Tax isn’t just something you should only think about when June 30 rolls around, it’s something that should be taken into consideration with every dollar you earn. How much tax should you be paying? Where’s it going? What expenses can I claim back? There’s more to it than ticking a box or signing a form.
The end of the financial year might leave you in a bit of a panic if you haven’t been preparing your tax every other day of the year. Maybe this is the first time you’re reporting an income (yay!) or maybe you want to know a little more about where your money’s going (double yay!), so we’ve rounded up a few bits and pieces to be thinking about (all year long) so you can make your way to tax return bliss.
Tax can get a little more complicated depending on how you earn your income — you might be a sole trader or contractor, someone running a small business, or an individual working for a company. It’s important to know how you’re classified before you begin to tackle your tax. This article mostly applies to individuals employed by a company or receiving Government benefits, but there are tips everyone can think about when they think about tax. It’s important to remember this is just a guide for things to think about and you should always get advice from a professional or the Australian Taxation Office (ATO) on your situation.
What is income tax and where does it go?
Income tax is a percentage of your personal earnings that is dedicated to paying for a portion of national services such as health care (think Medicare), education, public spaces, police and defence forces, public transport and government benefits (such as Centrelink). Australian residents for tax purposes are legally required to pay tax once they earn over a certain amount, which is usually calculated and deducted from your pay on your behalf (thanks Pay As You Go!). The annual federal budget is the government’s way of telling us how they’re going to spend this money over the year. Still not sure if you need to submit a tax return? The ATO has a handy tool to help you figure that out.
Do I have to pay tax?
If you’re an Australian resident for tax purposes with a Tax File Number (TFN), earning money or receiving Centrelink benefits, the answer is yes! After June 30, your employer (and/or Centrelink) should send you a PAYG (Pay As You Go tax instalment) statement with all the tax that has been paid or withheld on your behalf. If you’ve been waiting more than a few weeks to receive something, it’s best to get in touch with the employer directly and request a summary.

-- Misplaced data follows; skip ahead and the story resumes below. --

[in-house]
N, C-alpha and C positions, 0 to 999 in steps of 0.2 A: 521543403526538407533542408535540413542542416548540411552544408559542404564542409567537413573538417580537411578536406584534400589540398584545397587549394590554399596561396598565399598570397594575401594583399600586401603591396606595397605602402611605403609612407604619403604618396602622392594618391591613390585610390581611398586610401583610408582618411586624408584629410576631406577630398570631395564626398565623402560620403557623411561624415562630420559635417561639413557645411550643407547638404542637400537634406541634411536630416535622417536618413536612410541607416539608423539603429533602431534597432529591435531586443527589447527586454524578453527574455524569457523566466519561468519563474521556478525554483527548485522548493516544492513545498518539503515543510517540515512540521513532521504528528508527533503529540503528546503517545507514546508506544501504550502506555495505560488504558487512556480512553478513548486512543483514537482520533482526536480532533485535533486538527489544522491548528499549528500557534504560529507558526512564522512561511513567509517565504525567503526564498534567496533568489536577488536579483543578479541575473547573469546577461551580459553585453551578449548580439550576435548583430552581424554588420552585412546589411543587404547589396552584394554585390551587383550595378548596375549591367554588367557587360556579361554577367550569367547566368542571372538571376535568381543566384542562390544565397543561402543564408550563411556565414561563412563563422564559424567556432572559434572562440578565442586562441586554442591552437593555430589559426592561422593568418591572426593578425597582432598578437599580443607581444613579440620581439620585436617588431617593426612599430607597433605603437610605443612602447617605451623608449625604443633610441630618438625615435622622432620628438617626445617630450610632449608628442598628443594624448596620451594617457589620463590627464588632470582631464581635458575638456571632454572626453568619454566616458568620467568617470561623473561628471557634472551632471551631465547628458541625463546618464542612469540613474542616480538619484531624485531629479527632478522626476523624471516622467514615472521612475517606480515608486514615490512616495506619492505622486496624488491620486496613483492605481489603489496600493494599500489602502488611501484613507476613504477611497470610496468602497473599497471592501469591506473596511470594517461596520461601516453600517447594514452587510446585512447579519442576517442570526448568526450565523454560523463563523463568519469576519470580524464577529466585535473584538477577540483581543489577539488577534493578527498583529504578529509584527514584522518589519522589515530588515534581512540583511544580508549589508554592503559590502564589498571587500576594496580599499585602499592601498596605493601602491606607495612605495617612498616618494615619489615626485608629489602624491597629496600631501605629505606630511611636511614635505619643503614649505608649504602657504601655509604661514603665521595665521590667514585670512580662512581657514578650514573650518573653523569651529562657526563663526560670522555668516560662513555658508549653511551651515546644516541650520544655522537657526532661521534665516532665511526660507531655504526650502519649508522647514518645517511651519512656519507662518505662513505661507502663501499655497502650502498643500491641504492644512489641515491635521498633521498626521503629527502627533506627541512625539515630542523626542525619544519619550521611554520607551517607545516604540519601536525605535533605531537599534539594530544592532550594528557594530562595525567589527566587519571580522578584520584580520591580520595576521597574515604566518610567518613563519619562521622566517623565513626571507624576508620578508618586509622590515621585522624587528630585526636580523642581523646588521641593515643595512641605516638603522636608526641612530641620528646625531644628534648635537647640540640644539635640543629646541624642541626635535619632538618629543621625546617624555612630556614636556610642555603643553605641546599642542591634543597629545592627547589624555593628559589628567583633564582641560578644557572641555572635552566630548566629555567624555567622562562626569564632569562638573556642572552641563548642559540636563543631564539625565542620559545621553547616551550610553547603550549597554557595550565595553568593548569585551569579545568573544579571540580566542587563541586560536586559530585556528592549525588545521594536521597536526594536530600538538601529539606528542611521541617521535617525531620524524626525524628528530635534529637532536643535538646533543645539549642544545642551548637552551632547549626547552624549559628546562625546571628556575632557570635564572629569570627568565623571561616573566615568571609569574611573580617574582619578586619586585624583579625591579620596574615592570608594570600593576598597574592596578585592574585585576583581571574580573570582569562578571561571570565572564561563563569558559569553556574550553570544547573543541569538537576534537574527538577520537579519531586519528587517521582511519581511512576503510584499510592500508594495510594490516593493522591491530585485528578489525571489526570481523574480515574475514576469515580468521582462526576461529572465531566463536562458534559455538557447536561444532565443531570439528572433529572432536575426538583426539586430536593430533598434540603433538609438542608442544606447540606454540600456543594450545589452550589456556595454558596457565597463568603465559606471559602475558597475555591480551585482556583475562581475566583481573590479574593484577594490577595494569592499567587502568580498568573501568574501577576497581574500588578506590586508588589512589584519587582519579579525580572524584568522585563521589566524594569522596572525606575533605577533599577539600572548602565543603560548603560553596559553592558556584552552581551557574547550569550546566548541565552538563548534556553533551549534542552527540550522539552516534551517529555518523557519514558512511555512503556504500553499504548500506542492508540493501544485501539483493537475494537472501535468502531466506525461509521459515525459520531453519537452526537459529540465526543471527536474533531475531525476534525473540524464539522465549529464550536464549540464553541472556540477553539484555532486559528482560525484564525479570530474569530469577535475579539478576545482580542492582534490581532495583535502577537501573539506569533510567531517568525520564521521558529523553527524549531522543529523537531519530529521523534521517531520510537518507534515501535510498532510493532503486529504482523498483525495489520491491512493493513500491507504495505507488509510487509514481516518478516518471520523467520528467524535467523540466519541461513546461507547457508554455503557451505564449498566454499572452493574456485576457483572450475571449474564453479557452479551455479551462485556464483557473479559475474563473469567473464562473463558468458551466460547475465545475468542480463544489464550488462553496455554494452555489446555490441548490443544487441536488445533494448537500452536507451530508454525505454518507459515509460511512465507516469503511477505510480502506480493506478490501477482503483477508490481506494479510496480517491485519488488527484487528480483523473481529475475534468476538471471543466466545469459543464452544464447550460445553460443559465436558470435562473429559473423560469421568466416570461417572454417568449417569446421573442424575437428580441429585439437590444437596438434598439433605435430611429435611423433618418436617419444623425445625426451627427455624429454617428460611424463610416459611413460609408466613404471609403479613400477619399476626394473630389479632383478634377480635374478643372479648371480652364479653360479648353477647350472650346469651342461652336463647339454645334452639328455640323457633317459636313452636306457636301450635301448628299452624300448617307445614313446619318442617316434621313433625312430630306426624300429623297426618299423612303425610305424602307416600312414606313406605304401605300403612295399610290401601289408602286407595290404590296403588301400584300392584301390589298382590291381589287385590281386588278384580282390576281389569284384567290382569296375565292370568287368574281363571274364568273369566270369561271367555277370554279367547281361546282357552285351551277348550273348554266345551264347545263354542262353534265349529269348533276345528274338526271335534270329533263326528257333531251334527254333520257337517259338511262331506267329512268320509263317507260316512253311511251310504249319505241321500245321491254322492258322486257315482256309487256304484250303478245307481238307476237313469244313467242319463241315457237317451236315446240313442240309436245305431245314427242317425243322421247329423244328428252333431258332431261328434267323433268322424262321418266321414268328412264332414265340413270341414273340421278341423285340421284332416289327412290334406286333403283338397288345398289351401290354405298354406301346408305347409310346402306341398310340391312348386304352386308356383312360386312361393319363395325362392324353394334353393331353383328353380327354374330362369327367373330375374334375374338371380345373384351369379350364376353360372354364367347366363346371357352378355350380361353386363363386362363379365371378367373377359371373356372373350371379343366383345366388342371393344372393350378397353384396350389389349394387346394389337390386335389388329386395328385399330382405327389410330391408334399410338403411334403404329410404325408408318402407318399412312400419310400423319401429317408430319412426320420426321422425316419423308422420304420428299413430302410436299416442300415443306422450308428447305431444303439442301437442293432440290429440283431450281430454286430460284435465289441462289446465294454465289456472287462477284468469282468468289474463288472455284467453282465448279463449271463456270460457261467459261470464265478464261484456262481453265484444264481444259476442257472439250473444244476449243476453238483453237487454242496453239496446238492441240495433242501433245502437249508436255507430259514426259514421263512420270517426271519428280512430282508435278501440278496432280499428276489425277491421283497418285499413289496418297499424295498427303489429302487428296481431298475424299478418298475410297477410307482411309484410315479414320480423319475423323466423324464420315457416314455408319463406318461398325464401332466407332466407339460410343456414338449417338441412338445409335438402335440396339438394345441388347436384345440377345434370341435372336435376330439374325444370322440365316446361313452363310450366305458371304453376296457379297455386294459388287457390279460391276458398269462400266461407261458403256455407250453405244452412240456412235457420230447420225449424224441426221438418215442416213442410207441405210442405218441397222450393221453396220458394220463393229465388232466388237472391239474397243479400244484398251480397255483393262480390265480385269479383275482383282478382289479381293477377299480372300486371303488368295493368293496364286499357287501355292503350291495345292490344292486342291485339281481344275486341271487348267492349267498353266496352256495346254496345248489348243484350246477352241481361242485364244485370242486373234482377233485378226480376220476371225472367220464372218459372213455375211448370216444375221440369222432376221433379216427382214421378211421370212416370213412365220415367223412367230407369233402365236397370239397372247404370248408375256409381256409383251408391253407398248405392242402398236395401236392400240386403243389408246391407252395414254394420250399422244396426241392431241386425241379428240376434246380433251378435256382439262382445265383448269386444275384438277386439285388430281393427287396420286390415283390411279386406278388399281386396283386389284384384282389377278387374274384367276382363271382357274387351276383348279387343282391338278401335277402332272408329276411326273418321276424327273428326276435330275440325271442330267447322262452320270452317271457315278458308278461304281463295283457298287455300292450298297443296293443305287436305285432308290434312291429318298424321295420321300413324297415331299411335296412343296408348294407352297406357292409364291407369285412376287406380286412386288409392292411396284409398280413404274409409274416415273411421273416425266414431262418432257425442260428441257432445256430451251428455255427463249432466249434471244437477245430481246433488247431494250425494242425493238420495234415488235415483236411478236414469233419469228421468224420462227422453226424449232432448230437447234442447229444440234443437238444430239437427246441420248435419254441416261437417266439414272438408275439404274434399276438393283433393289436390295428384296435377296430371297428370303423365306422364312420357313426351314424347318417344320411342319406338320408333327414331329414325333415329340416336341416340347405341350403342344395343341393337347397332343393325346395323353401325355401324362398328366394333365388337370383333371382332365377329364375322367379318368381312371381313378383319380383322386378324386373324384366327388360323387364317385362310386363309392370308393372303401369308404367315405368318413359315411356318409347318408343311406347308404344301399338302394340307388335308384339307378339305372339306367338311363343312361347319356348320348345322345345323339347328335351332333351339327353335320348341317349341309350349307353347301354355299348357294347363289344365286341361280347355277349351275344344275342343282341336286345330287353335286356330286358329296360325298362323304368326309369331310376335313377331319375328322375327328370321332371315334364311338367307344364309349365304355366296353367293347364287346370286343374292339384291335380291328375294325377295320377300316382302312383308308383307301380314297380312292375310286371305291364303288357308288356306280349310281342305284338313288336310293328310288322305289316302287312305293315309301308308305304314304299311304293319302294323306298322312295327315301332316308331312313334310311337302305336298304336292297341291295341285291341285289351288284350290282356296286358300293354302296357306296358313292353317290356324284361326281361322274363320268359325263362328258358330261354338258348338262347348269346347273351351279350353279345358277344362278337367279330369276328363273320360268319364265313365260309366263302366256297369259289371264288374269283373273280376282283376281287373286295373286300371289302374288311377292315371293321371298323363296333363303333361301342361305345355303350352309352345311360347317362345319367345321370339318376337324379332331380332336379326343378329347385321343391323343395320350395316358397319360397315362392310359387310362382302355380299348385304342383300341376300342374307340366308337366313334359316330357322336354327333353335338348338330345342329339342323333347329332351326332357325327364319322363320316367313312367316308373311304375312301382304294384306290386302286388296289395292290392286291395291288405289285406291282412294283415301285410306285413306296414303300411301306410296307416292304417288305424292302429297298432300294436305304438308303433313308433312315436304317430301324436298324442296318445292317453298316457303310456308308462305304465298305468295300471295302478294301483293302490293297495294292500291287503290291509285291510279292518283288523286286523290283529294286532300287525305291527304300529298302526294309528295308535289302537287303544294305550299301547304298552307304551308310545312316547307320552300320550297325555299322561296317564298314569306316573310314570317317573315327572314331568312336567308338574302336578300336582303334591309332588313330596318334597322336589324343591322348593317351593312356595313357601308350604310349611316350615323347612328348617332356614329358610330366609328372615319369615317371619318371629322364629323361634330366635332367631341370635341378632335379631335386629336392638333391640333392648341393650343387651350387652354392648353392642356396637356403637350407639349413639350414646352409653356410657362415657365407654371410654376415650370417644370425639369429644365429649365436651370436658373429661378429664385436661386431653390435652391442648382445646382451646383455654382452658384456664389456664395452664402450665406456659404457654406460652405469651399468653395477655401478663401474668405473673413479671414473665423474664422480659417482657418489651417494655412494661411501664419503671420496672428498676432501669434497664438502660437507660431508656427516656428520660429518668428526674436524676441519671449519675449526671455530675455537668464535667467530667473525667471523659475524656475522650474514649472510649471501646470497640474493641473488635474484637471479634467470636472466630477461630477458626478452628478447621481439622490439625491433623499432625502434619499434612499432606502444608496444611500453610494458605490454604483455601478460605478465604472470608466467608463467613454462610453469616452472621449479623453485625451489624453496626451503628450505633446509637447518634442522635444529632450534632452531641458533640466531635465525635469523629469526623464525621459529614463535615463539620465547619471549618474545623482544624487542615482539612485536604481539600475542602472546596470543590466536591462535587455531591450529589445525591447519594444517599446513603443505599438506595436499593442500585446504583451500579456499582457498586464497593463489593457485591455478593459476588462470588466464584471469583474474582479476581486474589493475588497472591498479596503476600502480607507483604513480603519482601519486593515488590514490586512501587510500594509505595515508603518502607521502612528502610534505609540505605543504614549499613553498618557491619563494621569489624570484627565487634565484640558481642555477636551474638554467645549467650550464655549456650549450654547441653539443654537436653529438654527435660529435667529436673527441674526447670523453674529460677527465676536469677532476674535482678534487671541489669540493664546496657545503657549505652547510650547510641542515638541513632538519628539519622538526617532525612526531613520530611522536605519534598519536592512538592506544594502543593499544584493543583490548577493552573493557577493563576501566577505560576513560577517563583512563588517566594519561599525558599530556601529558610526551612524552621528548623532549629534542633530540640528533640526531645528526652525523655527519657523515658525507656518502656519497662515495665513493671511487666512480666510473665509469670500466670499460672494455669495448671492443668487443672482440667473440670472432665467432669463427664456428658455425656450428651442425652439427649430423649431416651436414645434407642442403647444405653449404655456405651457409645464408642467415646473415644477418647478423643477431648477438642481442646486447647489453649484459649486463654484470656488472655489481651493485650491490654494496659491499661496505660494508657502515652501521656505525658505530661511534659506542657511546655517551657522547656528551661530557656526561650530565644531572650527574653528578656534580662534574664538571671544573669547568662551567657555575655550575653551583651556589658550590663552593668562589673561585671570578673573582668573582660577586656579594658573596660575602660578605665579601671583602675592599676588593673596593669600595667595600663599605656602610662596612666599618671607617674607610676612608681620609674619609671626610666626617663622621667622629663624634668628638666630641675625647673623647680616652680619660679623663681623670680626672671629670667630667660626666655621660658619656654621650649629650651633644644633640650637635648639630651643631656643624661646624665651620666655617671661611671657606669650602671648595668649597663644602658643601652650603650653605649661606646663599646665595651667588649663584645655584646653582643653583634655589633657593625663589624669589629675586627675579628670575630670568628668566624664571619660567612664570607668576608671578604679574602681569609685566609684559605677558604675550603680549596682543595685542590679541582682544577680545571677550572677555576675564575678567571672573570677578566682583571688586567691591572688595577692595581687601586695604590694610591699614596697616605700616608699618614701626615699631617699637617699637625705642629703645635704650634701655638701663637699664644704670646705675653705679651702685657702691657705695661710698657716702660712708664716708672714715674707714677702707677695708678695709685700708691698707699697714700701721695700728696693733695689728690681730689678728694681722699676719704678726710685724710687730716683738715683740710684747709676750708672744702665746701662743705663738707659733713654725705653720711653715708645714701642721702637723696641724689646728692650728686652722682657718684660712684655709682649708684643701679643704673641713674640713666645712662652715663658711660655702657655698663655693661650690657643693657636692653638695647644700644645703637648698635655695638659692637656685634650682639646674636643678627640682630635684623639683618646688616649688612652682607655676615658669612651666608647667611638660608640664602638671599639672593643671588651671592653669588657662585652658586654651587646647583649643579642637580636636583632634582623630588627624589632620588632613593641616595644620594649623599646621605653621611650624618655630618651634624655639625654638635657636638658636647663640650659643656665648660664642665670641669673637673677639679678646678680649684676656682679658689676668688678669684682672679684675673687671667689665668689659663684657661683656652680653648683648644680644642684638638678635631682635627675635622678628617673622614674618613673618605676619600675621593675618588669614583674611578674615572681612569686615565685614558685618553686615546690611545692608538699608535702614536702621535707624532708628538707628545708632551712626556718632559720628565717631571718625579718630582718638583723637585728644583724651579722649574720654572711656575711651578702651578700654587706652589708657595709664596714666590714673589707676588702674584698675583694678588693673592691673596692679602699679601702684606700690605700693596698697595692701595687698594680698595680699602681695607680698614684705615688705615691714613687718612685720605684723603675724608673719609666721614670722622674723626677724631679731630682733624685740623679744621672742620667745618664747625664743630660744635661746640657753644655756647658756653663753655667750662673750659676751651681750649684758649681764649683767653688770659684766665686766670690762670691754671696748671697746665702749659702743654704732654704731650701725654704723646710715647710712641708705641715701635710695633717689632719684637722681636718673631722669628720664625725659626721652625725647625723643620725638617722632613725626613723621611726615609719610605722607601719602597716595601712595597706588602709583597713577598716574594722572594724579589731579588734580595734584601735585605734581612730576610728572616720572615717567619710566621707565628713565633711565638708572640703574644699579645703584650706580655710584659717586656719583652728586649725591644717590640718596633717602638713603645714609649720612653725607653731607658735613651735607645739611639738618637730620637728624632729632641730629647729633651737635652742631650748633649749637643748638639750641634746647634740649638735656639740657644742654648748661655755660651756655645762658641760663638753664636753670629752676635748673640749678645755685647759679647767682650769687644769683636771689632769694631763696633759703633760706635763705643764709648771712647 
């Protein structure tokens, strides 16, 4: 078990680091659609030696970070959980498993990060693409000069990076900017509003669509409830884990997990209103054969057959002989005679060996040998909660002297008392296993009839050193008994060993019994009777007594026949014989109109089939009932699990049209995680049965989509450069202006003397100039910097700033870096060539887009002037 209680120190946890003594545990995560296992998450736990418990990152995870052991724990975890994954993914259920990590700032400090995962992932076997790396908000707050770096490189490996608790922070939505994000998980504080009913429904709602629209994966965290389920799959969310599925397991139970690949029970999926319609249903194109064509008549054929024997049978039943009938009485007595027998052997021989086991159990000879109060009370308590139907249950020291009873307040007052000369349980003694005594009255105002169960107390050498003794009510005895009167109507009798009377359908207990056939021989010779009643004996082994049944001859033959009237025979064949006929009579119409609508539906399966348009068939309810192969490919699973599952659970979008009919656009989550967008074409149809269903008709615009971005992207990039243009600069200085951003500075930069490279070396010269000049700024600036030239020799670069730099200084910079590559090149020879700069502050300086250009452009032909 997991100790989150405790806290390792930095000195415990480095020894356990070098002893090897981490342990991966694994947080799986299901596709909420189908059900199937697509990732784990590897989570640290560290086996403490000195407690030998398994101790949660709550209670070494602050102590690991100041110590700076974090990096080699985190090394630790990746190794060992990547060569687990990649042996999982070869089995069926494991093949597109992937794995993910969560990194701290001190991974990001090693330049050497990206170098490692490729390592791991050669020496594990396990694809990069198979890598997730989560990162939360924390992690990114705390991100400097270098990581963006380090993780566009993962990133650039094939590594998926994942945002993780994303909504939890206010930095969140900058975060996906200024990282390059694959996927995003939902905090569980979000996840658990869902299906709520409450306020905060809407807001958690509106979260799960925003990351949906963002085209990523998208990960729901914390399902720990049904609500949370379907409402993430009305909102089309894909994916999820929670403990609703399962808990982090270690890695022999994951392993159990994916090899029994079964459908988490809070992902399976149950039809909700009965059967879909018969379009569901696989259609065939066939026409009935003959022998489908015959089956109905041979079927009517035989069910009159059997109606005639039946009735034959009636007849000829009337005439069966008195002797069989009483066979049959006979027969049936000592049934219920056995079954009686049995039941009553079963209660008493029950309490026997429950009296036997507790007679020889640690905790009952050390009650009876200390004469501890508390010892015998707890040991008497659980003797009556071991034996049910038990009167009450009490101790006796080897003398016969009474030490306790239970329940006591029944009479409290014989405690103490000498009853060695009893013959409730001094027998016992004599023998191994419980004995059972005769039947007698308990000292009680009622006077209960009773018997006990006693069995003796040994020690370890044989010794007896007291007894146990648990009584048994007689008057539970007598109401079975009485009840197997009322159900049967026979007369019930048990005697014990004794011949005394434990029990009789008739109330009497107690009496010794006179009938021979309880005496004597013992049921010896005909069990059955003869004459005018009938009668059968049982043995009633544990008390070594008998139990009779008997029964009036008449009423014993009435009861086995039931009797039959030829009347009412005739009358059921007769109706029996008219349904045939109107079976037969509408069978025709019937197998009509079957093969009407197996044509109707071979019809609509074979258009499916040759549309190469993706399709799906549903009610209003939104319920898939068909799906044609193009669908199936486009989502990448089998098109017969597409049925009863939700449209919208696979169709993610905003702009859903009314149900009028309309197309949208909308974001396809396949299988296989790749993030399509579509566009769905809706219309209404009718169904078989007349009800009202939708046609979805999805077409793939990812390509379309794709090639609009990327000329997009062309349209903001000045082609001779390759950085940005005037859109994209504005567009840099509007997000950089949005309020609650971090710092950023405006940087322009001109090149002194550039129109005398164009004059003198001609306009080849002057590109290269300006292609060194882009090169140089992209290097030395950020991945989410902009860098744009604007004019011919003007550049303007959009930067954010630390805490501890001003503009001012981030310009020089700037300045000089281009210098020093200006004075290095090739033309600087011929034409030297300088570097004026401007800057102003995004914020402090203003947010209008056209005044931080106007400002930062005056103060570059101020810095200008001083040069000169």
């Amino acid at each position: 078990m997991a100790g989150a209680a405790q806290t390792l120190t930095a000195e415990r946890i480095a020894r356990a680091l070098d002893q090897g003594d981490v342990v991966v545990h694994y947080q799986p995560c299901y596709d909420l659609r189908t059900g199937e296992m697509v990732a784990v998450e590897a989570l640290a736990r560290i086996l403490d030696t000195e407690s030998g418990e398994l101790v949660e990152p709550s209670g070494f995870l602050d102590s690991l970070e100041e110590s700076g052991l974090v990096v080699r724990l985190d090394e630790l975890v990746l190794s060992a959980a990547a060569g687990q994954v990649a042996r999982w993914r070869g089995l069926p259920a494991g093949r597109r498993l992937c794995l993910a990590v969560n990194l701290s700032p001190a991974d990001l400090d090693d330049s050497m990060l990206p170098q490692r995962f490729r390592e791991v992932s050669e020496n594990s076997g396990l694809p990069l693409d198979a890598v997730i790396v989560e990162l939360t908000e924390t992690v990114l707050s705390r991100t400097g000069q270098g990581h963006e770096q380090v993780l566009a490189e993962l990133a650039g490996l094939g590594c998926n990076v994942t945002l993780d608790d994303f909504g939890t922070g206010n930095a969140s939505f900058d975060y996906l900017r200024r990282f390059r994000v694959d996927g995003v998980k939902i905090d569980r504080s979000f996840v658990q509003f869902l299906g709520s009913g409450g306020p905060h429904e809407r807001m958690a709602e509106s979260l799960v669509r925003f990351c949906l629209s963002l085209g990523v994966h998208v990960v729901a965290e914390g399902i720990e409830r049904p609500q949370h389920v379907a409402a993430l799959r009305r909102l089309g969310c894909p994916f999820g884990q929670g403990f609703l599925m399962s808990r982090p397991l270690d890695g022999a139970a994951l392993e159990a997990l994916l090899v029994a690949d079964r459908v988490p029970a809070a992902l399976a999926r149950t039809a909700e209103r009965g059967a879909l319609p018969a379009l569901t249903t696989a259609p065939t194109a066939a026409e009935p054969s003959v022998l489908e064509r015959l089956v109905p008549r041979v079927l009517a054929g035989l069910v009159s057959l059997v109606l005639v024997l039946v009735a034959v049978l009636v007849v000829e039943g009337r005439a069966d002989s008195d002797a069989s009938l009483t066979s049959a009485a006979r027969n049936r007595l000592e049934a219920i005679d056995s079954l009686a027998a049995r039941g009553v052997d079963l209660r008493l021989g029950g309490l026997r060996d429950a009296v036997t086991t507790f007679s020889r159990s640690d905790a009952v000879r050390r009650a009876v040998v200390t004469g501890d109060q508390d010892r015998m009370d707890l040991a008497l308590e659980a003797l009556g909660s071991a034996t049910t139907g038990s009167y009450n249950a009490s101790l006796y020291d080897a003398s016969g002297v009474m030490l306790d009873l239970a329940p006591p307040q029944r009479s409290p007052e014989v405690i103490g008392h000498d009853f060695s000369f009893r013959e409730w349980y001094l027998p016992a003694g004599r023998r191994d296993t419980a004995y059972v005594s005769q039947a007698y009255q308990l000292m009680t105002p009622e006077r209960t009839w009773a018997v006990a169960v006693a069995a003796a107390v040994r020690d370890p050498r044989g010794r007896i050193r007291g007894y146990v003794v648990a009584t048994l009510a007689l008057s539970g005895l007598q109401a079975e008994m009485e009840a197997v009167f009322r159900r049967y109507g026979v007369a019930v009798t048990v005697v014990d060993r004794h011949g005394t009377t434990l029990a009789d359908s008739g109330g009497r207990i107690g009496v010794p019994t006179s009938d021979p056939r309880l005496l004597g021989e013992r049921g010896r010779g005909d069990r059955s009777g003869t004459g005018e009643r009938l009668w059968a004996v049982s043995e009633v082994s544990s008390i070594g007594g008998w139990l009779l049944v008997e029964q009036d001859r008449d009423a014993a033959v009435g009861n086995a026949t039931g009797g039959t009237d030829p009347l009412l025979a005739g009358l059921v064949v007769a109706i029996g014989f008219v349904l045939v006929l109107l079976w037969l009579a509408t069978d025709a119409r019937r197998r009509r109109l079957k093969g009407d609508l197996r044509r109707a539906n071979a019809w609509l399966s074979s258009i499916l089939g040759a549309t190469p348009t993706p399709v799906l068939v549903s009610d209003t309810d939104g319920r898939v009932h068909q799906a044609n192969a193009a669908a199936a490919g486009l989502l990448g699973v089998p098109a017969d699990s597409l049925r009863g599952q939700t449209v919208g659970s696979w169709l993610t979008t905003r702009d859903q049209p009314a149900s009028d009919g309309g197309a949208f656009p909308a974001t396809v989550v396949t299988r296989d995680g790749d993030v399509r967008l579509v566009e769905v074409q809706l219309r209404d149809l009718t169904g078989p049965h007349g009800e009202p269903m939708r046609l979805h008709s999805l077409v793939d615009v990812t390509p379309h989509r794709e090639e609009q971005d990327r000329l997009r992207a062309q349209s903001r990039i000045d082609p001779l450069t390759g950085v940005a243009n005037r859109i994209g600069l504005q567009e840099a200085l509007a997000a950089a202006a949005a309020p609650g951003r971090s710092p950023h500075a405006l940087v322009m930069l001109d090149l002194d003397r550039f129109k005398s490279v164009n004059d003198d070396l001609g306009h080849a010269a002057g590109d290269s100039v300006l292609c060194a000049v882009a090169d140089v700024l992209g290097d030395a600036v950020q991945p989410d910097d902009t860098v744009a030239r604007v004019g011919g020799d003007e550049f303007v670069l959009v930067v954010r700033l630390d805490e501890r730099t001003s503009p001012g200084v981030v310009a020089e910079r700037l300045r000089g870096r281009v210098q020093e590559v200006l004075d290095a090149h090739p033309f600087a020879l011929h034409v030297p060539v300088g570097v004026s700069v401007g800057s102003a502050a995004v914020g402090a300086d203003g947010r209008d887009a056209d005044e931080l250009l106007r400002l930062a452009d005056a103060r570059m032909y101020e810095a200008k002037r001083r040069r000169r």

What’s the tax free threshold and can I claim it?
When you provide your TFN to an employer you’ll come across a box that says “do you wish to claim the tax free threshold?”. In Australia, you are generally taxed after you earn a certain amount (the threshold). This box essentially means, ‘do you want us to assume you are claiming the tax free threshold and let us take the amount of tax out with this in mind?’. You can find this threshold by looking at current tax rates. Essentially, claiming the tax-free threshold reduces the amount of tax that is withheld from your pay during the year. If you have more than one payer — maybe two jobs, or a part time job plus government benefits — the ATO recommends that you only claim the tax-free threshold from the payer who delivers the highest salary or wage. This helps to avoid having to pay a tax bill when you submit your tax return, as you’re more likely to have been taxed the correct amount throughout the year (or you might even get a refund)!
What’s a tax refund and how much can I expect to receive?
If you earn less than the current tax threshold in the financial year you are able to receive tax withheld as a refund, if you earn more, a percentage of each $1 you earn is owed to the ATO. As above, the tax free threshold allows you to claim all tax withheld up to a certain amount (currently $18,200) and then begin paying tax for anything extra you earn. You can estimate how much your refund, debt or income tax might be using the Australian Taxation Office calculators.
Can I claim any work-related expenses?
Work-related expenses such as uniforms and equipment, setting up a home office, professional development (a short course or maybe even a networking event), can often be claimed as deductions — keep those receipts! Remember to track how much you’re spending on work-related things throughout the year. Chances are most of these can be included in your tax return at the end of the financial year and you may receive a significant amount of these costs as a refund. Read more about claiming your expenses, and start tracking them right from your phone with the myDeductions app.
How do I actually complete and submit my tax return?
You have from July 1 to October 31 to lodge your tax return, after this date you may have to pay late fees. You may be able to lodge later if you have a registered tax agent doing this on your behalf. You can lodge your return online, on paper or with a registered tax agent (usually referred to as an accountant, for those of you playing at home). In all cases you need to get a few things ready — have your TFN handy, some identity documents (like a birth certificate, Australian driver licence or passport), the PAYG summaries you have received, and any receipts or documents that provide proof of work-related expenses. If you are eligible, you may be able to access free tax assistance. Once you have completed and submitted your return, you should get a notification via post, email or phone to confirm that it has been received. You can then track your refund or apply to fix any errors while it is being processed.
There you have it. Now go forth and get tax ready! And remember, if in doubt, check in with the ATO and/or a tax agent about your obligations and what you might be entitled to claim. They’re the experts!